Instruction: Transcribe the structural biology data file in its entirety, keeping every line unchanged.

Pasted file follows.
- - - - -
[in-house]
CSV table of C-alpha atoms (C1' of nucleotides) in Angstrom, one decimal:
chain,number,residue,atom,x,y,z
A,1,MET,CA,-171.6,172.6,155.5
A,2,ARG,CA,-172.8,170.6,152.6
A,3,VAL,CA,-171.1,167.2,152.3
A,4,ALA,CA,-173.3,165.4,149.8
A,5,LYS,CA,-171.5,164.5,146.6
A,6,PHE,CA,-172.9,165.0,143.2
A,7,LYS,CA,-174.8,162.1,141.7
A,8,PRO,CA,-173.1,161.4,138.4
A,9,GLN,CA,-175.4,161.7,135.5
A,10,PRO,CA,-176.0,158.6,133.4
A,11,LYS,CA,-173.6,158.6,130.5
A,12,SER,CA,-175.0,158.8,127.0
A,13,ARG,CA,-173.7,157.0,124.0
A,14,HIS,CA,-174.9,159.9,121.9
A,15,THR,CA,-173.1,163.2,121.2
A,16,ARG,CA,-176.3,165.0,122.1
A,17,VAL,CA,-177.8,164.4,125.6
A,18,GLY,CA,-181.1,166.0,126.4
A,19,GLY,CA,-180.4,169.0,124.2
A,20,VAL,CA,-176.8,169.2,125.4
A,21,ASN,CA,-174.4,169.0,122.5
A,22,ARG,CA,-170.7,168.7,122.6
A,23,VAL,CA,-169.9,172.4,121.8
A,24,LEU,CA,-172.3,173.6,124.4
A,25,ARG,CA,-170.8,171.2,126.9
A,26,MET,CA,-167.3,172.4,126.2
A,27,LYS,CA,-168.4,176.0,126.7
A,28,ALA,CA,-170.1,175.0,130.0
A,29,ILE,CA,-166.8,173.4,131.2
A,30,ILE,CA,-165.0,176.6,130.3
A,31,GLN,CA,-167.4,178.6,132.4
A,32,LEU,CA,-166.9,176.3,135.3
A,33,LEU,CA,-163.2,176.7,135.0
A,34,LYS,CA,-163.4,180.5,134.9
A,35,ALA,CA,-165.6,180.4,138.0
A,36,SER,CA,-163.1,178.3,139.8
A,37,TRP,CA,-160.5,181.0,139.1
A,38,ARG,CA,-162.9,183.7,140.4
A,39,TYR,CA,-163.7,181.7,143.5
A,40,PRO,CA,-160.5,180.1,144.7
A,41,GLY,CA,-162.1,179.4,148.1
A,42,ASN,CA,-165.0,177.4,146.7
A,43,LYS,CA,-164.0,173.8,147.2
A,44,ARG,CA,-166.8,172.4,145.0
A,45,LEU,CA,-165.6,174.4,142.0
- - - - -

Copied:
[in-house]
CSV table of C-alpha atoms (C1' of nucleotides) in Angstrom, one decimal:
chain,number,residue,atom,x,y,z
A,1,MET,CA,-171.6,172.6,155.5
A,2,ARG,CA,-172.8,170.6,152.6
A,3,VAL,CA,-171.1,167.2,152.3
A,4,ALA,CA,-173.3,165.4,149.8
A,5,LYS,CA,-171.5,164.5,146.6
A,6,PHE,CA,-172.9,165.0,143.2
A,7,LYS,CA,-174.8,162.1,141.7
A,8,PRO,CA,-173.1,161.4,138.4
A,9,GLN,CA,-175.4,161.7,135.5
A,10,PRO,CA,-176.0,158.6,133.4
A,11,LYS,CA,-173.6,158.6,130.5
A,12,SER,CA,-175.0,158.8,127.0
A,13,ARG,CA,-173.7,157.0,124.0
A,14,HIS,CA,-174.9,159.9,121.9
A,15,THR,CA,-173.1,163.2,121.2
A,16,ARG,CA,-176.3,165.0,122.1
A,17,VAL,CA,-177.8,164.4,125.6
A,18,GLY,CA,-181.1,166.0,126.4
A,19,GLY,CA,-180.4,169.0,124.2
A,20,VAL,CA,-176.8,169.2,125.4
A,21,ASN,CA,-174.4,169.0,122.5
A,22,ARG,CA,-170.7,168.7,122.6
A,23,VAL,CA,-169.9,172.4,121.8
A,24,LEU,CA,-172.3,173.6,124.4
A,25,ARG,CA,-170.8,171.2,126.9
A,26,MET,CA,-167.3,172.4,126.2
A,27,LYS,CA,-168.4,176.0,126.7
A,28,ALA,CA,-170.1,175.0,130.0
A,29,ILE,CA,-166.8,173.4,131.2
A,30,ILE,CA,-165.0,176.6,130.3
A,31,GLN,CA,-167.4,178.6,132.4
A,32,LEU,CA,-166.9,176.3,135.3
A,33,LEU,CA,-163.2,176.7,135.0
A,34,LYS,CA,-163.4,180.5,134.9
A,35,ALA,CA,-165.6,180.4,138.0
A,36,SER,CA,-163.1,178.3,139.8
A,37,TRP,CA,-160.5,181.0,139.1
A,38,ARG,CA,-162.9,183.7,140.4
A,39,TYR,CA,-163.7,181.7,143.5
A,40,PRO,CA,-160.5,180.1,144.7
A,41,GLY,CA,-162.1,179.4,148.1
A,42,ASN,CA,-165.0,177.4,146.7
A,43,LYS,CA,-164.0,173.8,147.2
A,44,ARG,CA,-166.8,172.4,145.0
A,45,LEU,CA,-165.6,174.4,142.0